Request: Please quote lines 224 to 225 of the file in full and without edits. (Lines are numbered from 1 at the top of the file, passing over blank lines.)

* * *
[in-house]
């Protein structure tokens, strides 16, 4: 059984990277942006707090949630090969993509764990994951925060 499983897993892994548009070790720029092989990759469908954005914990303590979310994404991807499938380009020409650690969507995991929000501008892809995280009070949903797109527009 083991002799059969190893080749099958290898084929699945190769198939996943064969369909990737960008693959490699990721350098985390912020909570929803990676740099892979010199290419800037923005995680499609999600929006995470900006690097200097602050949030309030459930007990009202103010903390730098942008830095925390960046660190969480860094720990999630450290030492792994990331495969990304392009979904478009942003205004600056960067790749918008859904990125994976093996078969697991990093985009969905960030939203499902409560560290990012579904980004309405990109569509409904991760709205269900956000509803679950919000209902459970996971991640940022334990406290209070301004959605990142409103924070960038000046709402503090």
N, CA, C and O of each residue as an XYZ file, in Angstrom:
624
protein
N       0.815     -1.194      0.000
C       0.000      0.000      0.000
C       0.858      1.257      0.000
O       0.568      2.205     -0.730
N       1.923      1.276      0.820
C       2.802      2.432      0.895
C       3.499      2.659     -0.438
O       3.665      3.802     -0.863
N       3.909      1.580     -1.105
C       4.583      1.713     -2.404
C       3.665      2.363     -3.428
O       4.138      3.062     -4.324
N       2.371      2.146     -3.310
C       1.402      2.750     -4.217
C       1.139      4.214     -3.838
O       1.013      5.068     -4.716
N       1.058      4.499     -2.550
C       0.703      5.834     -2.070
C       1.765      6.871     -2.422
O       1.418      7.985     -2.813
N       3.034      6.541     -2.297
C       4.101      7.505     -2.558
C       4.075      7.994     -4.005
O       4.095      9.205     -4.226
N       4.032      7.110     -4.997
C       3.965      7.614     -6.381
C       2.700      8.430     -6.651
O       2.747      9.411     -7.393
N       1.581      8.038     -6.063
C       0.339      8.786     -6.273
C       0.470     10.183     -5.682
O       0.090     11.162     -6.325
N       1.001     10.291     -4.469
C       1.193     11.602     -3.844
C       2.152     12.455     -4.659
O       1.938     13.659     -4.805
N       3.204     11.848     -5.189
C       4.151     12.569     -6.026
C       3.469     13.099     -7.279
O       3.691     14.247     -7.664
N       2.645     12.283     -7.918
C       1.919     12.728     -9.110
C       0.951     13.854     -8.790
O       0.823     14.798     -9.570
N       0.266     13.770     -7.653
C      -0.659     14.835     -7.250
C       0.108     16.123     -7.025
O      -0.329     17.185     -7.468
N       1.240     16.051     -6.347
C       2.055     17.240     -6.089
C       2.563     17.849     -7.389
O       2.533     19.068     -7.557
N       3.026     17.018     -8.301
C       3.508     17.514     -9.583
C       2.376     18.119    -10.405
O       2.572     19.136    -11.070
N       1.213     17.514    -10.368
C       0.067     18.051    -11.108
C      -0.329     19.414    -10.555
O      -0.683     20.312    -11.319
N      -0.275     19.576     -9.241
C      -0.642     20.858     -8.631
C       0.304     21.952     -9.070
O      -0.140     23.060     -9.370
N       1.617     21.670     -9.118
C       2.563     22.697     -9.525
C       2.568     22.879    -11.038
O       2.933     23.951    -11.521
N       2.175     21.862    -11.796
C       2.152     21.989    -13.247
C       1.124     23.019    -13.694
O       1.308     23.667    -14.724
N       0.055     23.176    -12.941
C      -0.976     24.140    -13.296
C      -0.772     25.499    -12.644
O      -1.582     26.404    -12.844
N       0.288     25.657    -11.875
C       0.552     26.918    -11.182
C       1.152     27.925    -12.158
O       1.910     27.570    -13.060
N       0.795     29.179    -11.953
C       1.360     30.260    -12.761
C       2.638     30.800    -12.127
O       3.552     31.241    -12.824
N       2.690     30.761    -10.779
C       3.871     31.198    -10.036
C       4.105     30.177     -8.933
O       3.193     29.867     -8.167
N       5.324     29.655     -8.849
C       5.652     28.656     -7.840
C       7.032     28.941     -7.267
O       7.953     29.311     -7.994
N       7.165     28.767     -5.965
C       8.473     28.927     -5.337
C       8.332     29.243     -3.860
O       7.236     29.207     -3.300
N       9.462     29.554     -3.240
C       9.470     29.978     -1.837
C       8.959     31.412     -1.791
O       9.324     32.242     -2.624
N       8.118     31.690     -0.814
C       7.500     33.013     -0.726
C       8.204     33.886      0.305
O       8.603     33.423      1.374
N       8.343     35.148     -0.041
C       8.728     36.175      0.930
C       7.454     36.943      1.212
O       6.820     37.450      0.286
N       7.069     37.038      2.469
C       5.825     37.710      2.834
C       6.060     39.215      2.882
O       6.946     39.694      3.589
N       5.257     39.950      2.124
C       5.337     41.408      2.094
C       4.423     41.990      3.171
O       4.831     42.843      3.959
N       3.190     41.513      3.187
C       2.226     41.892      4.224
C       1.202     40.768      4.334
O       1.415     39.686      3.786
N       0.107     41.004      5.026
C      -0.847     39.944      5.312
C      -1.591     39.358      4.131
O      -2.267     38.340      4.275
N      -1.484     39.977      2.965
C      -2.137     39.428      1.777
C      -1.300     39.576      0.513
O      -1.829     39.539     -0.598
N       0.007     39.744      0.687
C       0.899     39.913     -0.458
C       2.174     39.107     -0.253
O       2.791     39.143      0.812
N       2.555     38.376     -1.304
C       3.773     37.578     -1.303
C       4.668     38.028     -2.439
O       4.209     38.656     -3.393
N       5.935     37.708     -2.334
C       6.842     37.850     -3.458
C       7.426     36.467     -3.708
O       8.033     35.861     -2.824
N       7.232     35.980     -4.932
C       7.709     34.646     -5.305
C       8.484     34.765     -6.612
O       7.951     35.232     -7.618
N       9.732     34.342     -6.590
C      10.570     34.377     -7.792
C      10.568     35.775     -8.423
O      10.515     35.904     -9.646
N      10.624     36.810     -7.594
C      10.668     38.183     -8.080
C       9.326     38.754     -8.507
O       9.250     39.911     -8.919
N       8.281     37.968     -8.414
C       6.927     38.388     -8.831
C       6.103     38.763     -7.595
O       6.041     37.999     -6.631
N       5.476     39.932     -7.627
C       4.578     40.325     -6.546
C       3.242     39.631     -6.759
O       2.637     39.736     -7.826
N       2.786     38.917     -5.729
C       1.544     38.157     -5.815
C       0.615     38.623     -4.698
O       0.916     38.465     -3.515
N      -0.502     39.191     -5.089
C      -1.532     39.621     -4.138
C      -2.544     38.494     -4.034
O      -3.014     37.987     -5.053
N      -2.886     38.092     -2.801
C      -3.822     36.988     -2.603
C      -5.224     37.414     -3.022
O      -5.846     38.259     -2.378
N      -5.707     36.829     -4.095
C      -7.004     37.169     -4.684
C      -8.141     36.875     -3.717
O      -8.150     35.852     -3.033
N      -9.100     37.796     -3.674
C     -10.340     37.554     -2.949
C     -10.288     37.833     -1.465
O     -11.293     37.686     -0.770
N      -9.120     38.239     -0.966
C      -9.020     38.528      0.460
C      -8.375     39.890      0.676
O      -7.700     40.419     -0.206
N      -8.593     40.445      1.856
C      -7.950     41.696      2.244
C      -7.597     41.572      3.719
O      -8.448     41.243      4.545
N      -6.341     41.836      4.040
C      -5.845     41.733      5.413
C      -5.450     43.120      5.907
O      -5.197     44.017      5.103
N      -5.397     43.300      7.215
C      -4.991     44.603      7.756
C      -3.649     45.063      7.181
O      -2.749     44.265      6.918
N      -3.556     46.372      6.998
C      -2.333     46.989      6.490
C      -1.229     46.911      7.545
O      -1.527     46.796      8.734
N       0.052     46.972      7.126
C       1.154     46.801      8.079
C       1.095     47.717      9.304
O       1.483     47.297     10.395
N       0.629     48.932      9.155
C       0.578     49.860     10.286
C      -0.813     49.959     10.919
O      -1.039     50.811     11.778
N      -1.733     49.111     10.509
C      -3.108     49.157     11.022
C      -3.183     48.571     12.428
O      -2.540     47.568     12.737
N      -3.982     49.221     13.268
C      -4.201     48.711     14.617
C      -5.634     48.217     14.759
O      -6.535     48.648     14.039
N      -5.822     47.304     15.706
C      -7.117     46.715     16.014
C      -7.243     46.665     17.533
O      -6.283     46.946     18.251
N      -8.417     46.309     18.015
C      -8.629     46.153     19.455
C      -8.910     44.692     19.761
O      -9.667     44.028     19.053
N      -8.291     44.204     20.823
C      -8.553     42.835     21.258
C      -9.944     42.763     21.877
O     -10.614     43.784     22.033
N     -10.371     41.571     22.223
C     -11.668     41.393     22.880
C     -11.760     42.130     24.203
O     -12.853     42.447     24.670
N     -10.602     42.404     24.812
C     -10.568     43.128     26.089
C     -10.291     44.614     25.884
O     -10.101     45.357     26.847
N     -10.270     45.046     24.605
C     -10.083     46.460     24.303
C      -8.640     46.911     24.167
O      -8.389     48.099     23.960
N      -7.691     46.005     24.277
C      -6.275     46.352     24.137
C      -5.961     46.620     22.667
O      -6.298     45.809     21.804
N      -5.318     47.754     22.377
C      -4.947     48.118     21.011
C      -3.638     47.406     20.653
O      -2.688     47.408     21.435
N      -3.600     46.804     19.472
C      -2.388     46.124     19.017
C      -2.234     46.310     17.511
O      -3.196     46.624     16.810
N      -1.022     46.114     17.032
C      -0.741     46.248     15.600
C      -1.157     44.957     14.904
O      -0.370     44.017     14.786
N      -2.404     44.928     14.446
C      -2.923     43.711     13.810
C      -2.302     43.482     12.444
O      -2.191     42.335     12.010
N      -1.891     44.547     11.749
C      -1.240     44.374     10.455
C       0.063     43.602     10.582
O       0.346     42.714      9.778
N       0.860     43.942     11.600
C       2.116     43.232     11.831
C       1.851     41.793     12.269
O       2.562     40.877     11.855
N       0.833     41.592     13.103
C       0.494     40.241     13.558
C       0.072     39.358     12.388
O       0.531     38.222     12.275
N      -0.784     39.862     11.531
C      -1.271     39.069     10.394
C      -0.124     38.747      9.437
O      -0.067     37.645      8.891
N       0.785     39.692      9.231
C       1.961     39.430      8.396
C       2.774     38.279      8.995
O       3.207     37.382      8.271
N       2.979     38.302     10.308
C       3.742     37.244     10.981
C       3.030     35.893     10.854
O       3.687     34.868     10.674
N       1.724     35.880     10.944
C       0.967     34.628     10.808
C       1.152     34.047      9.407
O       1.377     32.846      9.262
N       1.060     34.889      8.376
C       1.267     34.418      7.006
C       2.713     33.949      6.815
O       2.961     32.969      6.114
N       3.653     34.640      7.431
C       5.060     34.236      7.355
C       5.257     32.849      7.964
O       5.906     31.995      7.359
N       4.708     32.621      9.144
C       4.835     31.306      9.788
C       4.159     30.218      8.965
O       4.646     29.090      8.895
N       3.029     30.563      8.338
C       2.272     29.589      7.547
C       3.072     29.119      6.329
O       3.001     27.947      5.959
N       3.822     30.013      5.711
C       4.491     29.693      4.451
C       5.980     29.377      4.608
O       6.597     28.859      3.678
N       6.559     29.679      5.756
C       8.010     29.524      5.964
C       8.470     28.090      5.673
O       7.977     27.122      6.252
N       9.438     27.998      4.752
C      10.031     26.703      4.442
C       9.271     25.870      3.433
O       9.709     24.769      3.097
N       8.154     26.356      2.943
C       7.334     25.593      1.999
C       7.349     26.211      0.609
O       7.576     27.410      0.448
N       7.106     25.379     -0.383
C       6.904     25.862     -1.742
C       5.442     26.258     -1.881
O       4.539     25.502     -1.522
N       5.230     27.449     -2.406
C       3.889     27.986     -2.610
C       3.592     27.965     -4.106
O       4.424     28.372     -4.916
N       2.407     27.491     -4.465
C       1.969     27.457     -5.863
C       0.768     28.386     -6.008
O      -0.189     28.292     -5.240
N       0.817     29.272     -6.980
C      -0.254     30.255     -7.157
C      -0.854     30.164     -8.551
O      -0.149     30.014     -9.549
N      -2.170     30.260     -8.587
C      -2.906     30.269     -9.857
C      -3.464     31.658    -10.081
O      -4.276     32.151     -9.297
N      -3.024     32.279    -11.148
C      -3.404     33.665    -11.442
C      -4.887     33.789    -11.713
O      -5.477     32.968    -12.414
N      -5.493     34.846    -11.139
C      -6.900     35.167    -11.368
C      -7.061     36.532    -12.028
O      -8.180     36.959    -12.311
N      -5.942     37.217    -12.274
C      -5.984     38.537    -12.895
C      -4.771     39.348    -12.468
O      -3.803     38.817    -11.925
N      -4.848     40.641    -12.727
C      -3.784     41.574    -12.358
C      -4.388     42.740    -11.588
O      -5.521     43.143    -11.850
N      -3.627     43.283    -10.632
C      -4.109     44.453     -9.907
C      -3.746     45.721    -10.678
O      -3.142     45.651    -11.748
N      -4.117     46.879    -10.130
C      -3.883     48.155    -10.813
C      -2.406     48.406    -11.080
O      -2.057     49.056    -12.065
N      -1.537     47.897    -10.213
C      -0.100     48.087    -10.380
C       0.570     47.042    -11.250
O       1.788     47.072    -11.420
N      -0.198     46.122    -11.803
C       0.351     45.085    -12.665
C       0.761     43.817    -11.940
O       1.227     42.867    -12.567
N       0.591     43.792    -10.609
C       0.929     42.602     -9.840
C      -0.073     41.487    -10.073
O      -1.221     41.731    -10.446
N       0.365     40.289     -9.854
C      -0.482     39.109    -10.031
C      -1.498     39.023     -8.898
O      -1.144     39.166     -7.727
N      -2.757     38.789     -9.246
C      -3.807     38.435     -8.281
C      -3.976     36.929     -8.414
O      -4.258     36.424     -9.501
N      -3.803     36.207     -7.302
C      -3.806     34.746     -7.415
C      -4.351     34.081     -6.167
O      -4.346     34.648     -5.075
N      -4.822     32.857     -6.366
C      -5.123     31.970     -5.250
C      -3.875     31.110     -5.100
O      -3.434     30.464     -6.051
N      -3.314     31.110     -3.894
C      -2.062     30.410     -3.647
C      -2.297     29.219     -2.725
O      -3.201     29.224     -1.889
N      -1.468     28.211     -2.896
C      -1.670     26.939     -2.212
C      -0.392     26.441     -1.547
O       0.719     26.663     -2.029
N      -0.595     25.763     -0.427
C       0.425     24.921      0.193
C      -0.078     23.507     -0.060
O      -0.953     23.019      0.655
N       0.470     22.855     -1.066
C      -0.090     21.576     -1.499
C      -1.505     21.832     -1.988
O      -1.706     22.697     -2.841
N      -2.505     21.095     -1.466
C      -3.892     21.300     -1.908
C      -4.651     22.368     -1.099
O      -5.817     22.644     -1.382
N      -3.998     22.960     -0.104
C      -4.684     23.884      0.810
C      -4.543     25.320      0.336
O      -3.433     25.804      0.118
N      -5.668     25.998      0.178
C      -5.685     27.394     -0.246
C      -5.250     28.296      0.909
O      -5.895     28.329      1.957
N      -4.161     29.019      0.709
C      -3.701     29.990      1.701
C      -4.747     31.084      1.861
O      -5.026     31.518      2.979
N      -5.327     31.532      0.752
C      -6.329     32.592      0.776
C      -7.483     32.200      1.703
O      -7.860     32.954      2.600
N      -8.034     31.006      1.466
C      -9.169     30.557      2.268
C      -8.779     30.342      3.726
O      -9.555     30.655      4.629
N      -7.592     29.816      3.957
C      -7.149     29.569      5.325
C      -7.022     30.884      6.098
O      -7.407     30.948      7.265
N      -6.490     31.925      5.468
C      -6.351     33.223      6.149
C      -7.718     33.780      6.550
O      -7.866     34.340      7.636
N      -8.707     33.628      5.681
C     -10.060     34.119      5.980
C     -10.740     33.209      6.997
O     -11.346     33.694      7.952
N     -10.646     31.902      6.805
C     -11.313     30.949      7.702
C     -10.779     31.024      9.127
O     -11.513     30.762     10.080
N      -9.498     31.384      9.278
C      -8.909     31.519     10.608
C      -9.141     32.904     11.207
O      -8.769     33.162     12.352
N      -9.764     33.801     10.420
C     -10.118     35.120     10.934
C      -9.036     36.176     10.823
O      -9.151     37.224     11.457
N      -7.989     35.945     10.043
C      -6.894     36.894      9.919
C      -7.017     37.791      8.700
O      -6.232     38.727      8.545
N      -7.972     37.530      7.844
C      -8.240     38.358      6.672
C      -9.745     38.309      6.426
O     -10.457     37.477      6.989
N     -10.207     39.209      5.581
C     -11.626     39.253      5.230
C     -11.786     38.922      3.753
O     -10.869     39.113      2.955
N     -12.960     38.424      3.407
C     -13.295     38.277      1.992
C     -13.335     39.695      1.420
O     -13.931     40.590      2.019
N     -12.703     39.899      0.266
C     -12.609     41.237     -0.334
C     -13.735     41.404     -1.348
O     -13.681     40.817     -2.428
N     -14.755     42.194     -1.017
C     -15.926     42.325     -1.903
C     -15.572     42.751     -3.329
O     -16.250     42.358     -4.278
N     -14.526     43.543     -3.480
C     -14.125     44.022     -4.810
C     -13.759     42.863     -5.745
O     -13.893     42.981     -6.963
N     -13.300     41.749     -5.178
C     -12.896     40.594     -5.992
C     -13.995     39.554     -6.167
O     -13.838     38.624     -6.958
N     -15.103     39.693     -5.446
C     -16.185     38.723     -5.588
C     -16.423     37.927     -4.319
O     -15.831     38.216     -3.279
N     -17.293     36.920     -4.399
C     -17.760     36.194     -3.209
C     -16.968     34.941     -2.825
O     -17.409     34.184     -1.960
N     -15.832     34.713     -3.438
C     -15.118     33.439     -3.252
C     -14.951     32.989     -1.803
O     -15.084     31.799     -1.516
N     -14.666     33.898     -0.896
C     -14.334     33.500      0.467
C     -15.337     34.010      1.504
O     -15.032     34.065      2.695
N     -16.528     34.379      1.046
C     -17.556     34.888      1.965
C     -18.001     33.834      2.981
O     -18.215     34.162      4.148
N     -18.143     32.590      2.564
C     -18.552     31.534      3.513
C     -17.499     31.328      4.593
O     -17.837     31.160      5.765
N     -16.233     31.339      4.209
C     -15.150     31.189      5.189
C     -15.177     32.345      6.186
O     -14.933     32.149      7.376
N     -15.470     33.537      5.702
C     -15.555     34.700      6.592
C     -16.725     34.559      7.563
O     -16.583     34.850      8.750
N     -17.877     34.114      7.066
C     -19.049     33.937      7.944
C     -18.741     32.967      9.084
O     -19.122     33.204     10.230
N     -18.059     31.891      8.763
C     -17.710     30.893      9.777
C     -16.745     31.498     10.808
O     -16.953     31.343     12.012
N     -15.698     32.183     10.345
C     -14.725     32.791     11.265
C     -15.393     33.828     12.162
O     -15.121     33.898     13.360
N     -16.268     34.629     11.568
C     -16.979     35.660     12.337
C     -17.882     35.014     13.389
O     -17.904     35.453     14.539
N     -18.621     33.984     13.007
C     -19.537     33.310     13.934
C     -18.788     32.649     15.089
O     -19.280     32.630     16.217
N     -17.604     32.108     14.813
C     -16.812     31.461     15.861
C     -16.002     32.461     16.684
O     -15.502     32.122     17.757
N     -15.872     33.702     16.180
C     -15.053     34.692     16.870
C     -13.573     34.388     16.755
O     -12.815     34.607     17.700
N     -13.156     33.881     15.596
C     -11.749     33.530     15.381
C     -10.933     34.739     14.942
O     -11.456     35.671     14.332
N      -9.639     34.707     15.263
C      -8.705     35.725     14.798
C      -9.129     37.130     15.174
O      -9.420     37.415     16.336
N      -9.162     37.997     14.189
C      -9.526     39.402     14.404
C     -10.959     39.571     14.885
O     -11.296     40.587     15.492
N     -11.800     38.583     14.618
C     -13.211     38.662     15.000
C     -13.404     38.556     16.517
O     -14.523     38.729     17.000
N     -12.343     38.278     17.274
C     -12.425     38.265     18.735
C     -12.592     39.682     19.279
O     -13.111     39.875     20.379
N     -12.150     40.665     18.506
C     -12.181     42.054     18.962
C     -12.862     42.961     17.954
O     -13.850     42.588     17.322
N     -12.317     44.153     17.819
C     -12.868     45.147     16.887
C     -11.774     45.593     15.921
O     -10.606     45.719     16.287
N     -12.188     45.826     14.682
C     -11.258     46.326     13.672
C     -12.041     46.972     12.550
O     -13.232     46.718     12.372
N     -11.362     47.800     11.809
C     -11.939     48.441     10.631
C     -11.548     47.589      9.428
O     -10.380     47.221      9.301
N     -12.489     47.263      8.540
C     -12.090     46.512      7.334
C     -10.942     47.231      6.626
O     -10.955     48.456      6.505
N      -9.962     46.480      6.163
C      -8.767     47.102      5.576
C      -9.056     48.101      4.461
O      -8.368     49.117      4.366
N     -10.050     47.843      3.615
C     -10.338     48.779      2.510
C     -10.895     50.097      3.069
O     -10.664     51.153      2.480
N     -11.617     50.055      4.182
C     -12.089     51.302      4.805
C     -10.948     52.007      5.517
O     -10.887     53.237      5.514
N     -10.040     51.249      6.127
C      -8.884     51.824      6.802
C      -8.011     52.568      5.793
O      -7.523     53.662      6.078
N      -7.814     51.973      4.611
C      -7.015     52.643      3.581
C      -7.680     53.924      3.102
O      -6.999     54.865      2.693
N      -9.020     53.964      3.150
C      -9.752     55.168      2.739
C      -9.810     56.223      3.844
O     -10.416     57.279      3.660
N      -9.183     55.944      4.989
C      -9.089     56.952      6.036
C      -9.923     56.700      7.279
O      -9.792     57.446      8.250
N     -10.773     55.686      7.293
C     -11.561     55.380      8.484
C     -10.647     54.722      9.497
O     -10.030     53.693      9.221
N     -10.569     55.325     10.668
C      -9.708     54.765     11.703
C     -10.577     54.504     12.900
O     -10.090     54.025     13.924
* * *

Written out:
C      -7.243     46.665     17.533
O      -6.283     46.946     18.251